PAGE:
1. Riverside Drive
The wind’s too rough for the sailboats. A cormorant, starting to hang out its wings, has had second thoughts. Pale mustard flowers shake in the rocks and styrofoam of the riverbank. A runner in red mittens pounds on past. At the Armoury boys play at soldiers. My small dog noses the thawing ground. Her thick coat flares like thistle seed. 2. Fredericton Junction Last summer’s cattails, shaggy in the rain, and blackbirds; a shiny, plywood station — a purring bus clogs the parking lot, the driver’s gone across the street to the new café. In the waiting room a girl in a yellow slicker and a child, too hot in a pink fur snowsuit. The café signs says “Chili.” “Well, I’ve got beans,” says the counter girl. “What else does it take?” The bus driver tells her. She’s set for the day. The rain lets up. My husband walks beside the tracks like a signal man, and the train looks round its corner, small, yellow, perfectly genuine, and right on time. 3. Roberta’s Wood Path
Spruce seedlings, still too small for lights at Christmas time, line the narrow path the children take. (The grownups bow.) Ground cedar overhangs a doll’s ravine. (The patch of bluing scilla is a lake.) The gardener marks her stations with tin tags: bloodroot, trillium, shooting-star. Above us squirrels in their choir stalls cry and drop the stale, wild apples on our heads. 4. Picnic by the River Light
Nearsighted, the moose swam toward us. Halfway across it saw us, blinked, and turned around. We watched it wading the island. Later we saw it stumbling in a patch of carefully ranked young lettuces, a kind of Peter, harder to evict. 5. Officers’ Square With red salvia, purple petunias, orange marigolds, a turquoise beaver pondering its flat trough, and the plumbing-roofed memorial like a bandstand. The benches are red and yellow but the grass has been left green. The girls in their bare feet like it. Stretched out flat, with their dress shoes under their heads, they are getting their lunch-break sunburns. Each as pink as a rose. 6. Needham Street
Narrow, its dusk closed in with wires as if to catch some late hawk-watching pigeon. A tiny, tidy house is dwarfed by the massive, white datura bush. The ancient, crippled apple tree is propped on crutches, a loyalist. Hopvine, nightshade, half-wild cats, the houses crowd the sidewalk, but there is Boldon’s light, a stained glass window: a beckoning cup, blue amber grail. Against it the white budworm moths flutter like cinders and beat the screen. 7. Loyalist Graveyard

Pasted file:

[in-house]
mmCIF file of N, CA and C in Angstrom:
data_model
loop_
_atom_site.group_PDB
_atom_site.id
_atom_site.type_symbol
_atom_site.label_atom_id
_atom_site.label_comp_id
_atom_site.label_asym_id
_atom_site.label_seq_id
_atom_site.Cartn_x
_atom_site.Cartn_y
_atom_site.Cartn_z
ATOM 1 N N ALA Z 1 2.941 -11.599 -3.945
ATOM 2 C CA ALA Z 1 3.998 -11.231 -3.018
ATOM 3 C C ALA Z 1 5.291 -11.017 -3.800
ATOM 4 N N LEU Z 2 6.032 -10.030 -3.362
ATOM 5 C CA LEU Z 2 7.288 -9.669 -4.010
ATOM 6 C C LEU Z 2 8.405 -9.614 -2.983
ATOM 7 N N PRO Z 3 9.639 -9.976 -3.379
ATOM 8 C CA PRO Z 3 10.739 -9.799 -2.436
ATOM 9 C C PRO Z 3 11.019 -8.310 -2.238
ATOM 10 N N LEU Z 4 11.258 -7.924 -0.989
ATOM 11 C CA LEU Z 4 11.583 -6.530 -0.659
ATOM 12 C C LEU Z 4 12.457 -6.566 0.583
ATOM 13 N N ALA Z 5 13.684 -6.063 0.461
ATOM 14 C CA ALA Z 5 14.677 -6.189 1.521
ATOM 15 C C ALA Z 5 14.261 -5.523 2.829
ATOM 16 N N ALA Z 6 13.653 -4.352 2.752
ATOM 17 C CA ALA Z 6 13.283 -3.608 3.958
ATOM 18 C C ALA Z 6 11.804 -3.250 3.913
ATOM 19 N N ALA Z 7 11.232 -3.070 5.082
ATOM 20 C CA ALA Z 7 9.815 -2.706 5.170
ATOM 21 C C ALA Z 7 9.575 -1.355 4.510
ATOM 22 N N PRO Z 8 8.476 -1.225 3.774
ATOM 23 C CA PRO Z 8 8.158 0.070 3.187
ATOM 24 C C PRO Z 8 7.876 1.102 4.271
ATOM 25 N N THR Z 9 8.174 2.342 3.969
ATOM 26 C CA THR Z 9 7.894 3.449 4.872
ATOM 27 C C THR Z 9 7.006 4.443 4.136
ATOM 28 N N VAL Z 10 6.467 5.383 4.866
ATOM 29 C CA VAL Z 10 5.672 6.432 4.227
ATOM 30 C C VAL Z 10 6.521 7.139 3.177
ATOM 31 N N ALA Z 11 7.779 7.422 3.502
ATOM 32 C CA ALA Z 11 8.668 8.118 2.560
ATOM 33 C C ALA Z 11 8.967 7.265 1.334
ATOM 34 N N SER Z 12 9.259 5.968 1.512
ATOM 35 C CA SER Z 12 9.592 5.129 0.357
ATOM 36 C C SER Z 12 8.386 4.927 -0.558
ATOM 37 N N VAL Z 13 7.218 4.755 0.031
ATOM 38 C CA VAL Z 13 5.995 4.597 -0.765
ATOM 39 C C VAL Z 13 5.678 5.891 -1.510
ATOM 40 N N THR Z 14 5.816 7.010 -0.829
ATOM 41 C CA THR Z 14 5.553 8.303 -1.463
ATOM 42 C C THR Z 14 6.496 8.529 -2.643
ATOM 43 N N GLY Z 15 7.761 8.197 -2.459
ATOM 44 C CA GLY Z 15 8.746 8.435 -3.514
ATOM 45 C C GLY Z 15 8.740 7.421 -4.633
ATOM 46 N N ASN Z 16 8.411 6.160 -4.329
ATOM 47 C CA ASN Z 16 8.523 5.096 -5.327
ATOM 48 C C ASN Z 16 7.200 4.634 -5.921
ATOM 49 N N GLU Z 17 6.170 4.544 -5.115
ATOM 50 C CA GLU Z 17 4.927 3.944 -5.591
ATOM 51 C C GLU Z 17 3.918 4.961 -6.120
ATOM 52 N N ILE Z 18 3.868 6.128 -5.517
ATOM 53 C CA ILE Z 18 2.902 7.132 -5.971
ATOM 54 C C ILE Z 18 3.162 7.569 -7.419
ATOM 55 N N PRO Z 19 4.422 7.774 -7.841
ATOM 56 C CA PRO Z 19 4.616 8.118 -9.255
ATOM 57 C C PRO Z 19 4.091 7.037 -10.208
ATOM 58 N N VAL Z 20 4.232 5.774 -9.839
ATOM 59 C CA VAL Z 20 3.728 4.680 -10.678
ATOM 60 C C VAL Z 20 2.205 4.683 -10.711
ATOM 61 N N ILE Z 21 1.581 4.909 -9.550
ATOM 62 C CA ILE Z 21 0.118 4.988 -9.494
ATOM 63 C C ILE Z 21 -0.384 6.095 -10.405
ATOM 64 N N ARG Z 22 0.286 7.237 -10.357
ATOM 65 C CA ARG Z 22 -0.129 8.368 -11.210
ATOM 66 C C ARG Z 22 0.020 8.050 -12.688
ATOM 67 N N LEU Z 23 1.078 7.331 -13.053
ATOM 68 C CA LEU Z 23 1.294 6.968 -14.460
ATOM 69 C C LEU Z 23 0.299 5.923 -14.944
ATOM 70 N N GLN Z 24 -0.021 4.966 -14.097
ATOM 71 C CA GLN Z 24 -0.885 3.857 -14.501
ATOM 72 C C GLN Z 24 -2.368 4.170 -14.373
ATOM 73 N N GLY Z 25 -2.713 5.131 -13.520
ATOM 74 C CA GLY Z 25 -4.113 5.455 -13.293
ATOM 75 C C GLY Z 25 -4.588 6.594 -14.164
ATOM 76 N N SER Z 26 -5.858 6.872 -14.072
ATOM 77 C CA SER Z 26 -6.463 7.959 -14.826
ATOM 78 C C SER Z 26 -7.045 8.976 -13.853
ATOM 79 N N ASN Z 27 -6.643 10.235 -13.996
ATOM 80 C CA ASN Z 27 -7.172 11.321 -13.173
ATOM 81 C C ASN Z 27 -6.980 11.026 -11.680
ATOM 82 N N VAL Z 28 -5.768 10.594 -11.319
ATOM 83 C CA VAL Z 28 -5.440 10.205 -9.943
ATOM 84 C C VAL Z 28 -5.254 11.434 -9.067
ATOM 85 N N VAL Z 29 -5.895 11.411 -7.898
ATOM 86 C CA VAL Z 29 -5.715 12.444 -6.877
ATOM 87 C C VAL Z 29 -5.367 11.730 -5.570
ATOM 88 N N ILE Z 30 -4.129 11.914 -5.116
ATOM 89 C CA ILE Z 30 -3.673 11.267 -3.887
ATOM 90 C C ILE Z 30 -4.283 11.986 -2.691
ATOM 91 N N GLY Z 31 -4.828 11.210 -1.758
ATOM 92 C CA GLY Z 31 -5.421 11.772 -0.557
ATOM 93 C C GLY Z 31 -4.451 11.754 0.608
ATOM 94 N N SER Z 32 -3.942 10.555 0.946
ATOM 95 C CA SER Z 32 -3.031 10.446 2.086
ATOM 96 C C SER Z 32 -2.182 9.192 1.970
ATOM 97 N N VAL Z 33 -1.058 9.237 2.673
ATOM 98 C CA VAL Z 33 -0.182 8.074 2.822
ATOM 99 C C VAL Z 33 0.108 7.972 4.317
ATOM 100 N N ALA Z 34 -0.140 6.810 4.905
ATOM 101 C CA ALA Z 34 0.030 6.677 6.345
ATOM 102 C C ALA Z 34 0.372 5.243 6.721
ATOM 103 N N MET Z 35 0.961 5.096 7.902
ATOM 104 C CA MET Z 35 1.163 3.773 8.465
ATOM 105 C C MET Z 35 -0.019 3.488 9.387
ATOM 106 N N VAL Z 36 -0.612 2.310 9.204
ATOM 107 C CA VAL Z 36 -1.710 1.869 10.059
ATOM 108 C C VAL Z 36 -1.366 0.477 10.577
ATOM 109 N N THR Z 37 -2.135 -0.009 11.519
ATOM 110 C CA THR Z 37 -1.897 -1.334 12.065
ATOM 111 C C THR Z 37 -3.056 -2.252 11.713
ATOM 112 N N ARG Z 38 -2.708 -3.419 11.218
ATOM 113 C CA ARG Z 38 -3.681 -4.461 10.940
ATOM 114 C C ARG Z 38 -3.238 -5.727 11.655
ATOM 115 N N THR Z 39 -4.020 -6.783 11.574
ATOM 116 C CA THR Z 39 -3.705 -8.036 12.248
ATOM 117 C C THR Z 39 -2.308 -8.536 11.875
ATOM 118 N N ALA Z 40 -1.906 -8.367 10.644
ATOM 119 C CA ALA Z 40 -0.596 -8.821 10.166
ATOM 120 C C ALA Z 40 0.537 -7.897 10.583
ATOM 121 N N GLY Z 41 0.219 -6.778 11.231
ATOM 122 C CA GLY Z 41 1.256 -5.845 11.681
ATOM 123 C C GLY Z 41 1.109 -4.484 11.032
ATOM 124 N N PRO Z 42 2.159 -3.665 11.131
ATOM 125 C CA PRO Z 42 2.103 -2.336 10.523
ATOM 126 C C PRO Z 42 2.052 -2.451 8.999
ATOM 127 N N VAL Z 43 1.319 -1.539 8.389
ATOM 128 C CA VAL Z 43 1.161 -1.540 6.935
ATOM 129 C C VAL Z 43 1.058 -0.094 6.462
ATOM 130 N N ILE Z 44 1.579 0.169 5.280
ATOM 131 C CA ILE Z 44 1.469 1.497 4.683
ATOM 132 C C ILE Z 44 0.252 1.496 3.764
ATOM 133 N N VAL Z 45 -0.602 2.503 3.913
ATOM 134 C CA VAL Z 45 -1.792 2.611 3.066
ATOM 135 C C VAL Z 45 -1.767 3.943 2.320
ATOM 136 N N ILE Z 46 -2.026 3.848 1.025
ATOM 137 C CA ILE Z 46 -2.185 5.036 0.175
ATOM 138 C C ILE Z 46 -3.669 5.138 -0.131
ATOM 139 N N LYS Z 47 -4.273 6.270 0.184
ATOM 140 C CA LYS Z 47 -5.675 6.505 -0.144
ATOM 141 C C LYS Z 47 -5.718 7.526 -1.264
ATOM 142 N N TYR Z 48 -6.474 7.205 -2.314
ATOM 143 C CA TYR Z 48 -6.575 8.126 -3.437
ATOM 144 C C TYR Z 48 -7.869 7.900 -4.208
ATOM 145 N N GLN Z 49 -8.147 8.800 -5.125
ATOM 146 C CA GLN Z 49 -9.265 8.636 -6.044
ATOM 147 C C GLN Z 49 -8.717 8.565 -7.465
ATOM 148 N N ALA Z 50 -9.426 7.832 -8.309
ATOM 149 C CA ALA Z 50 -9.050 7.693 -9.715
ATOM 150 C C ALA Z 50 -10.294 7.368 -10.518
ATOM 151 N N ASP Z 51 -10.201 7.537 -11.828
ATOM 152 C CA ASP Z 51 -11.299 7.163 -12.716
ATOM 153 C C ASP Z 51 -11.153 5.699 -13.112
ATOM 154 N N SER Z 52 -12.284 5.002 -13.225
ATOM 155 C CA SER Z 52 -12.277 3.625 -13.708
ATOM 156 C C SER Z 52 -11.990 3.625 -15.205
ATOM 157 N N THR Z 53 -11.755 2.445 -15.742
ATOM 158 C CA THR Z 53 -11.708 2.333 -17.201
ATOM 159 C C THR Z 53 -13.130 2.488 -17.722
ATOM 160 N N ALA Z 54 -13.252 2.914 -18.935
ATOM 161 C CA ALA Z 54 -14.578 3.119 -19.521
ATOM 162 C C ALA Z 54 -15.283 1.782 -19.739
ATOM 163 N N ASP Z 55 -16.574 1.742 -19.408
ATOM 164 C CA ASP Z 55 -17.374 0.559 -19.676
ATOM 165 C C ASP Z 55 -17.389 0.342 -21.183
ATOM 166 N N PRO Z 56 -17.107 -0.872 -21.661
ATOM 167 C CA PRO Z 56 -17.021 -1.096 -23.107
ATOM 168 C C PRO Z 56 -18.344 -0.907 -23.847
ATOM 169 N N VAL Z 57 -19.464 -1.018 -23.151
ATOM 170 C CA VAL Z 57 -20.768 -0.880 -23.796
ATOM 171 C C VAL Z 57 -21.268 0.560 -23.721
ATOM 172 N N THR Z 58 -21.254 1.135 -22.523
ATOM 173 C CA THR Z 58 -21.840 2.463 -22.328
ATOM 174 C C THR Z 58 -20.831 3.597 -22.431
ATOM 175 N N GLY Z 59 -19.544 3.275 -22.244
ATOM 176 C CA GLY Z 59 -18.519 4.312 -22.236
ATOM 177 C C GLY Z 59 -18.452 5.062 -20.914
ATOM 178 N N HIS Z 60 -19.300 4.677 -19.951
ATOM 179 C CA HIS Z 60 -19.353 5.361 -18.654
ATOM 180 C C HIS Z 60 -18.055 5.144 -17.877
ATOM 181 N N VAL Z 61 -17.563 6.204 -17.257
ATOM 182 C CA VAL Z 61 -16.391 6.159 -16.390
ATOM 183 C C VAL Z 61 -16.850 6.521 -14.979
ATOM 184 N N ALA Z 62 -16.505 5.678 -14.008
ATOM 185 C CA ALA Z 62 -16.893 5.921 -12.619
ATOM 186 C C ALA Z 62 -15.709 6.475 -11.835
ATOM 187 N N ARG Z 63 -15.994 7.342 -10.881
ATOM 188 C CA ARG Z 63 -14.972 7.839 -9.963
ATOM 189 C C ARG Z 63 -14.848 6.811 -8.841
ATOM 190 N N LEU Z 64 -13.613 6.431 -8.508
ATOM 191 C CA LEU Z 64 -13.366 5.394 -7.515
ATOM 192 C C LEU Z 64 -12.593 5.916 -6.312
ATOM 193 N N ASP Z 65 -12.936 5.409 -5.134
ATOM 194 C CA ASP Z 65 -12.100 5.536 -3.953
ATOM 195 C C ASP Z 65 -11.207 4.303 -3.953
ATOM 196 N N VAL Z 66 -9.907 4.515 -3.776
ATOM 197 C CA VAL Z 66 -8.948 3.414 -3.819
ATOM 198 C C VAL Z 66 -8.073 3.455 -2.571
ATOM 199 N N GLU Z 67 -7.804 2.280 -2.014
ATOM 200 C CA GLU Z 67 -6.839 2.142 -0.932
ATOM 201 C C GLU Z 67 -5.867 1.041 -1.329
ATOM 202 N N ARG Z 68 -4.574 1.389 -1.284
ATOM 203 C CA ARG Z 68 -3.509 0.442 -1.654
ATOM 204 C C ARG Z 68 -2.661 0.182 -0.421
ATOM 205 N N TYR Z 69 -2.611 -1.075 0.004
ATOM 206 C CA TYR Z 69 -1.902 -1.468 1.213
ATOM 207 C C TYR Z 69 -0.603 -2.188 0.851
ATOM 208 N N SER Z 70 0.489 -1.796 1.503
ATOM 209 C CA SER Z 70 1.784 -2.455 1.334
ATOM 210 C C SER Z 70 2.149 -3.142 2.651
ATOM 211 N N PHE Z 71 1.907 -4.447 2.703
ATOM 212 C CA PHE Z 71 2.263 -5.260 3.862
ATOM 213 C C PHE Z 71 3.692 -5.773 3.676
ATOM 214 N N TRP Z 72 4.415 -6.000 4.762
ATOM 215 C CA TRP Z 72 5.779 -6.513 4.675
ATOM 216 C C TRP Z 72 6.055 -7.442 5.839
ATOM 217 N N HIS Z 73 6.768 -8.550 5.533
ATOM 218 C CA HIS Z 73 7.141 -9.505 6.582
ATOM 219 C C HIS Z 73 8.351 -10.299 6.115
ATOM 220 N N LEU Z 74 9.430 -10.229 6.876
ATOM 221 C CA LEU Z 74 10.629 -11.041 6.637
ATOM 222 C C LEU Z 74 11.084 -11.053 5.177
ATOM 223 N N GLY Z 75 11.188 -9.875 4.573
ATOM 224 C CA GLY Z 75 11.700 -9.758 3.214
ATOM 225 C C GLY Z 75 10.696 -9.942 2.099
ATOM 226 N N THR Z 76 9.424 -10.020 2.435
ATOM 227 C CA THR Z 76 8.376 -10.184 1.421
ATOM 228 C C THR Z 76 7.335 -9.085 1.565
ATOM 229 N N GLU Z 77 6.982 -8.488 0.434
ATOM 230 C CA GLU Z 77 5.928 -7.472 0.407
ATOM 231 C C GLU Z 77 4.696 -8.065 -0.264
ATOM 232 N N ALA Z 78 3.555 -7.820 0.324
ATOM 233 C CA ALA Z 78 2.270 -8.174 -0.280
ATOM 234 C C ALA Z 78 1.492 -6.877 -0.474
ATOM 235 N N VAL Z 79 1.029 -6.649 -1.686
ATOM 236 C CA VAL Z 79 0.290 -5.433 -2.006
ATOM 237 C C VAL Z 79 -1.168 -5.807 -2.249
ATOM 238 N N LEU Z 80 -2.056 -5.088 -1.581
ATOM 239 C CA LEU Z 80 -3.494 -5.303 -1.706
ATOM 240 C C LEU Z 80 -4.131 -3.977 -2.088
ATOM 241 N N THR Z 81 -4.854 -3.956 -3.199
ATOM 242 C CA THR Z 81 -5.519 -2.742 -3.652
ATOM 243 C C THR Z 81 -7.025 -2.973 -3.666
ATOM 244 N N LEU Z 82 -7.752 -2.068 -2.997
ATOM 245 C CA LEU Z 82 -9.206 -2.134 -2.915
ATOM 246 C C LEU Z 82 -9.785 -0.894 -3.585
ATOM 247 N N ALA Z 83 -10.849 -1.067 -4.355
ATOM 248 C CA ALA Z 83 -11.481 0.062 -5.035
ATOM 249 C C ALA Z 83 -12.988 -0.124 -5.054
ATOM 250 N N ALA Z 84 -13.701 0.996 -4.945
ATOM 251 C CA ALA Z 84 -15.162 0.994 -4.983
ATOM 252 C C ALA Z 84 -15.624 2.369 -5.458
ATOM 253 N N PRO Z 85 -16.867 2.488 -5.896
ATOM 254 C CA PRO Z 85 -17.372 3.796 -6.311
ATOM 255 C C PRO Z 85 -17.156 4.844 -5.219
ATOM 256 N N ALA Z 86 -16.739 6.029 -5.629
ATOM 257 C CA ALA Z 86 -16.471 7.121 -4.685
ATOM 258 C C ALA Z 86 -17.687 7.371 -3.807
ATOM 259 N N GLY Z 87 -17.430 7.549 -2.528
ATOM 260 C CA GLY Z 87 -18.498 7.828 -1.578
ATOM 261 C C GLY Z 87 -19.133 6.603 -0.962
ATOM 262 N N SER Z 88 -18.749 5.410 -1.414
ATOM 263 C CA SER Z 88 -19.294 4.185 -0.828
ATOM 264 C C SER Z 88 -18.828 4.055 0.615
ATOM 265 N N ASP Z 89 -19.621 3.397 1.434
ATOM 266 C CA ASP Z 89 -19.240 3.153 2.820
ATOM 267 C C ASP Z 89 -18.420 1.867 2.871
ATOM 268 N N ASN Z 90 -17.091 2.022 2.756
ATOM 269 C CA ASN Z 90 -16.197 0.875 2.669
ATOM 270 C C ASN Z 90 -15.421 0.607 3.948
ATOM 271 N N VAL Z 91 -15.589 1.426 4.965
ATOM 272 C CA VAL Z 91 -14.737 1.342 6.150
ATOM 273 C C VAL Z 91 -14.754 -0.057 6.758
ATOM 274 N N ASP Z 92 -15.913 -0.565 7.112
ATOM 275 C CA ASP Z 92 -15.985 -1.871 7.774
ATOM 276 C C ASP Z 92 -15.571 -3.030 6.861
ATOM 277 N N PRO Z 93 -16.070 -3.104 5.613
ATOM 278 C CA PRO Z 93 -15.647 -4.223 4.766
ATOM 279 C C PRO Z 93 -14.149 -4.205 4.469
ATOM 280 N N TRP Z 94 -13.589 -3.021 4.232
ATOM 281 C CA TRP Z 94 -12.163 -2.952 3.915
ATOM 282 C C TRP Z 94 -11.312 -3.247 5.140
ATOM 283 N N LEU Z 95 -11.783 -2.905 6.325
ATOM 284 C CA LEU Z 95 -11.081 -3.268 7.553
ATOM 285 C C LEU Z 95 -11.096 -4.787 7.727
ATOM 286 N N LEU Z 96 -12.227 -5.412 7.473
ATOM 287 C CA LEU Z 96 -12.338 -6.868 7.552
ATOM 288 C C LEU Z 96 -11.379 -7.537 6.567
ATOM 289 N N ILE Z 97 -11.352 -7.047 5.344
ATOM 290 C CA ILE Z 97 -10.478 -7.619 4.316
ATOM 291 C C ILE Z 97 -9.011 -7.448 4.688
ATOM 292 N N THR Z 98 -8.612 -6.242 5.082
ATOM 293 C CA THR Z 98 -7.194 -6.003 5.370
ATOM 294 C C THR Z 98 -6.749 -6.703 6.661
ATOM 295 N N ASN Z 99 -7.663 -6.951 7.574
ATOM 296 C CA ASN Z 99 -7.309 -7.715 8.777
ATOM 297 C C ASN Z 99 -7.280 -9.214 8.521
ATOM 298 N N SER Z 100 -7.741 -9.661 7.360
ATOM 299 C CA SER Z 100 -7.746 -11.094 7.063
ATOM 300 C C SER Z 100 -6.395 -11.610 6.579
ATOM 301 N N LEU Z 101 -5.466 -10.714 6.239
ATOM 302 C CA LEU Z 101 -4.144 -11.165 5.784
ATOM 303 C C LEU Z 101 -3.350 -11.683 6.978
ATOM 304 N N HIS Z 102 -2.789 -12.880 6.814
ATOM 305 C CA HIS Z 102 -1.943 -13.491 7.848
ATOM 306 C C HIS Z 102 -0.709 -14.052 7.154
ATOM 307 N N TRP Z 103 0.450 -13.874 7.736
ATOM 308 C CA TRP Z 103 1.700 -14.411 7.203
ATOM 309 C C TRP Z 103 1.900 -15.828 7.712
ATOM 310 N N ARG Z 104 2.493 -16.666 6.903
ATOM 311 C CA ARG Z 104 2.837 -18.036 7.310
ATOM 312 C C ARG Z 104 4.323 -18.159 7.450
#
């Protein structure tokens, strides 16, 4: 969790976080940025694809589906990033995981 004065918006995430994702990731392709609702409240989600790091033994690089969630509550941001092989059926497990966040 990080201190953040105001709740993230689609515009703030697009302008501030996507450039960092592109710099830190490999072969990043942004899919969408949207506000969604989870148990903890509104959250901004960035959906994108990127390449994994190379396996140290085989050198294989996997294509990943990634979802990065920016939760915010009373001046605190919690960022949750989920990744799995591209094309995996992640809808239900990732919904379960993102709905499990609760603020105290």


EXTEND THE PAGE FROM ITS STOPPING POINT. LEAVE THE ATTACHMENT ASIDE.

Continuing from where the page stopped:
Dust on the willows and raspberry briars, and grey seed heads: angelica, milkweed, virgin’s bower — a sort of fog. The plot might once have been bare meadow. Elms, drawing their darkness like a hood, have closed it in till it seems hardly large enough, only by accident not forgot. The past gets smaller the less we remember it. This is almost too small. 8. Odell Park
The rags of this year’s tartan come apart, unroof the old farm’s gravel road. The sun, slanting between the tree trunks, looks like the last of the tourists. It touches us, lightly, its hands already cold. There will be frost. 9. Burning the Greens From the post-Christmas pyre of trees speckled with tinsel, a steam of snow dampens the smell of starter fuel. A missed gold ball wags sadly. Flame reddens the wet face of a child slumped on his father’s shoulders. Soon the blaze will send the old year toward the sun we’ve not seen much of, lately. Dusk happened at three. The bonfire’s through by bedtime. Like one small, red eye, Mars dogs pathetic Jupiter. 10. The Myth of a Small City
The myth of a small city where, on a snowy night, it doesn’t do to walk carelessly: the walker behind you with lengthening tread has raised his wooden hammer. He is the clock of midnight, the bad turn someone will do you, sometime. By the wall, a shadow fidgets, starts to run.